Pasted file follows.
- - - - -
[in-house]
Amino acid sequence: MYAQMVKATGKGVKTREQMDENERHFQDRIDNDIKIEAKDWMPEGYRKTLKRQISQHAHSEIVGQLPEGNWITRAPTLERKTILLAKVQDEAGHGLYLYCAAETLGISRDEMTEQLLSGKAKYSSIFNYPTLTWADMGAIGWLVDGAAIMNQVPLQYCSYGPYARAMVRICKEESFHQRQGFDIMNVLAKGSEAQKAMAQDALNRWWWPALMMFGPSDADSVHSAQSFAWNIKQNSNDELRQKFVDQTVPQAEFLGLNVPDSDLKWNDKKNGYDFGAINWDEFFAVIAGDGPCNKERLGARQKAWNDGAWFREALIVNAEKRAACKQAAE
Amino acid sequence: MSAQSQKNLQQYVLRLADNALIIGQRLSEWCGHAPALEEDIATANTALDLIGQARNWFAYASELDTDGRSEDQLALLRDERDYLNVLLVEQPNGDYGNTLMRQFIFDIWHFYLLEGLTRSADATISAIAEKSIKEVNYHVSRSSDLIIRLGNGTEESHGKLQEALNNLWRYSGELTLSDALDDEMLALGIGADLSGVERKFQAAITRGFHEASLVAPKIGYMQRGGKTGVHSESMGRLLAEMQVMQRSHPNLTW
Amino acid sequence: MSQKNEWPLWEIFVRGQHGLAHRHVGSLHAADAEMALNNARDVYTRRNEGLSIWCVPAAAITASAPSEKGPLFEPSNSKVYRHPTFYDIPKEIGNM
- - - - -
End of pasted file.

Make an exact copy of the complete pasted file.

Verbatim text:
[in-house]
Amino acid sequence: MYAQMVKATGKGVKTREQMDENERHFQDRIDNDIKIEAKDWMPEGYRKTLKRQISQHAHSEIVGQLPEGNWITRAPTLERKTILLAKVQDEAGHGLYLYCAAETLGISRDEMTEQLLSGKAKYSSIFNYPTLTWADMGAIGWLVDGAAIMNQVPLQYCSYGPYARAMVRICKEESFHQRQGFDIMNVLAKGSEAQKAMAQDALNRWWWPALMMFGPSDADSVHSAQSFAWNIKQNSNDELRQKFVDQTVPQAEFLGLNVPDSDLKWNDKKNGYDFGAINWDEFFAVIAGDGPCNKERLGARQKAWNDGAWFREALIVNAEKRAACKQAAE
Amino acid sequence: MSAQSQKNLQQYVLRLADNALIIGQRLSEWCGHAPALEEDIATANTALDLIGQARNWFAYASELDTDGRSEDQLALLRDERDYLNVLLVEQPNGDYGNTLMRQFIFDIWHFYLLEGLTRSADATISAIAEKSIKEVNYHVSRSSDLIIRLGNGTEESHGKLQEALNNLWRYSGELTLSDALDDEMLALGIGADLSGVERKFQAAITRGFHEASLVAPKIGYMQRGGKTGVHSESMGRLLAEMQVMQRSHPNLTW
Amino acid sequence: MSQKNEWPLWEIFVRGQHGLAHRHVGSLHAADAEMALNNARDVYTRRNEGLSIWCVPAAAITASAPSEKGPLFEPSNSKVYRHPTFYDIPKEIGNM